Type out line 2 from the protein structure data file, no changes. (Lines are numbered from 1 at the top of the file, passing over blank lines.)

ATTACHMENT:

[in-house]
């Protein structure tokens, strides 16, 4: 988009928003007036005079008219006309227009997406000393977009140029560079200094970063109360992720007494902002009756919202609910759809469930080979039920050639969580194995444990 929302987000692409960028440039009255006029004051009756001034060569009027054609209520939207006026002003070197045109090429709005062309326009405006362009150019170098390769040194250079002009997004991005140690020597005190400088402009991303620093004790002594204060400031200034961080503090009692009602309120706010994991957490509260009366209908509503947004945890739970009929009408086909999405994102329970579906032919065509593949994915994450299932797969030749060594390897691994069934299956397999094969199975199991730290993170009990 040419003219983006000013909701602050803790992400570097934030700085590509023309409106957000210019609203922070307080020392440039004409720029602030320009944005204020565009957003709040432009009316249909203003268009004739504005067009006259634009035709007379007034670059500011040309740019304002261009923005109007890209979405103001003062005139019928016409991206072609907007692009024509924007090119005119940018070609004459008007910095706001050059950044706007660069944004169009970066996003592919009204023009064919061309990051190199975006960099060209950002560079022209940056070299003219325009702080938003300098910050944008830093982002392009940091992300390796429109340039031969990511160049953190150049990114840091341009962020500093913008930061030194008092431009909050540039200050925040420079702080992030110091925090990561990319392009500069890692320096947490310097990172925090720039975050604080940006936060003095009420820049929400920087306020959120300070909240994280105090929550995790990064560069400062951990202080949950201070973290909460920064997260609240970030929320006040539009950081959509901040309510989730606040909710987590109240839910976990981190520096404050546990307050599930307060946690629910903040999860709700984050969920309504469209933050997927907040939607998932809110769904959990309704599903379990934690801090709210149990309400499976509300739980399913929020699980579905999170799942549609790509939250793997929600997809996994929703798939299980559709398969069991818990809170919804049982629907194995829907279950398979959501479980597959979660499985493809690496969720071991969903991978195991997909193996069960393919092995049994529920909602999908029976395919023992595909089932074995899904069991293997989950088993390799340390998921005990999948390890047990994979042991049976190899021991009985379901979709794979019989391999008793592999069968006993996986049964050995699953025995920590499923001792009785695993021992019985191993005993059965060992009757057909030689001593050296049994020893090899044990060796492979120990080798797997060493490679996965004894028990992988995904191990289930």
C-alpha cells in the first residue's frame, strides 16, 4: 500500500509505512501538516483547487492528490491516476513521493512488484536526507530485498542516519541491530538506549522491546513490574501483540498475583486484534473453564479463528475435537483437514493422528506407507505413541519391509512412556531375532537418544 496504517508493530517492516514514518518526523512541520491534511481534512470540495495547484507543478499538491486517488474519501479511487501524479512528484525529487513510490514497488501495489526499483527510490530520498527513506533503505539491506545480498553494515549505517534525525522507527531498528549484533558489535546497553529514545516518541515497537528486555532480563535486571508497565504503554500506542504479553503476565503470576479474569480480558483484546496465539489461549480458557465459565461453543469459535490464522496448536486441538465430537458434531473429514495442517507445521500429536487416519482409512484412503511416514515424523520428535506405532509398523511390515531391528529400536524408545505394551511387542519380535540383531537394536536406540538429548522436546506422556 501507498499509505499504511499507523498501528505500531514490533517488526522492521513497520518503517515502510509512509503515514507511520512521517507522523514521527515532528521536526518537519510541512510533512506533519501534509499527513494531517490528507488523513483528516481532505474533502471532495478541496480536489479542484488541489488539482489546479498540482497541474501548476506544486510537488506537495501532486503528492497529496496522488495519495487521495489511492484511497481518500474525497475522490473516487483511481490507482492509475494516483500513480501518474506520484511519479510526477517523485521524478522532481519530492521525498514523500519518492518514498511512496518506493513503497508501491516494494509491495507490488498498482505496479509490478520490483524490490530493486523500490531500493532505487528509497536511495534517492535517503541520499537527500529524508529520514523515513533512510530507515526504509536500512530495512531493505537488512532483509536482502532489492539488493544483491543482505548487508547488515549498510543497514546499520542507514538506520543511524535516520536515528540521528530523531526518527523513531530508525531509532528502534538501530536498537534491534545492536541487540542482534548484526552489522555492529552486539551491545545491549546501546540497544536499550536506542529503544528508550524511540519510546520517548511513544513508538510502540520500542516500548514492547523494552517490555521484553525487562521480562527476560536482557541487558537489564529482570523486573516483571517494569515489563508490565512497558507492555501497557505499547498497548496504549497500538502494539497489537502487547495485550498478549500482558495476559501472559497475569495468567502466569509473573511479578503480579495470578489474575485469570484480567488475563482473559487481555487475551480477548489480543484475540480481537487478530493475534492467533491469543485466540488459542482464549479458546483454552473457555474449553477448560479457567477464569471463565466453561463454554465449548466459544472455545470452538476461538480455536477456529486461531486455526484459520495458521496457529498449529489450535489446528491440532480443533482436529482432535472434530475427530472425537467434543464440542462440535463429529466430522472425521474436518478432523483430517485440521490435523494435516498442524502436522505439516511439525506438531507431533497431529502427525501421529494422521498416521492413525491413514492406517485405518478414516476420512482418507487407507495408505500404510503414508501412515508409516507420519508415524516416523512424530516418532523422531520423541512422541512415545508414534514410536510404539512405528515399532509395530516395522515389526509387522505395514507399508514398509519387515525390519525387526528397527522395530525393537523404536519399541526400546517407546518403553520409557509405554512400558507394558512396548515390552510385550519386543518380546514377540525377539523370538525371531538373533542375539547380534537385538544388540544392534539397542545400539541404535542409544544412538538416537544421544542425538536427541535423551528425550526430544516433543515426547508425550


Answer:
């Protein structure tokens, strides 16, 4: 988009928003007036005079008219006309227009997406000393977009140029560079200094970063109360992720007494902002009756919202609910759809469930080979039920050639969580194995444990 929302987000692409960028440039009255006029004051009756001034060569009027054609209520939207006026002003070197045109090429709005062309326009405006362009150019170098390769040194250079002009997004991005140690020597005190400088402009991303620093004790002594204060400031200034961080503090009692009602309120706010994991957490509260009366209908509503947004945890739970009929009408086909999405994102329970579906032919065509593949994915994450299932797969030749060594390897691994069934299956397999094969199975199991730290993170009990 040419003219983006000013909701602050803790992400570097934030700085590509023309409106957000210019609203922070307080020392440039004409720029602030320009944005204020565009957003709040432009009316249909203003268009004739504005067009006259634009035709007379007034670059500011040309740019304002261009923005109007890209979405103001003062005139019928016409991206072609907007692009024509924007090119005119940018070609004459008007910095706001050059950044706007660069944004169009970066996003592919009204023009064919061309990051190199975006960099060209950002560079022209940056070299003219325009702080938003300098910050944008830093982002392009940091992300390796429109340039031969990511160049953190150049990114840091341009962020500093913008930061030194008092431009909050540039200050925040420079702080992030110091925090990561990319392009500069890692320096947490310097990172925090720039975050604080940006936060003095009420820049929400920087306020959120300070909240994280105090929550995790990064560069400062951990202080949950201070973290909460920064997260609240970030929320006040539009950081959509901040309510989730606040909710987590109240839910976990981190520096404050546990307050599930307060946690629910903040999860709700984050969920309504469209933050997927907040939607998932809110769904959990309704599903379990934690801090709210149990309400499976509300739980399913929020699980579905999170799942549609790509939250793997929600997809996994929703798939299980559709398969069991818990809170919804049982629907194995829907279950398979959501479980597959979660499985493809690496969720071991969903991978195991997909193996069960393919092995049994529920909602999908029976395919023992595909089932074995899904069991293997989950088993390799340390998921005990999948390890047990994979042991049976190899021991009985379901979709794979019989391999008793592999069968006993996986049964050995699953025995920590499923001792009785695993021992019985191993005993059965060992009757057909030689001593050296049994020893090899044990060796492979120990080798797997060493490679996965004894028990992988995904191990289930």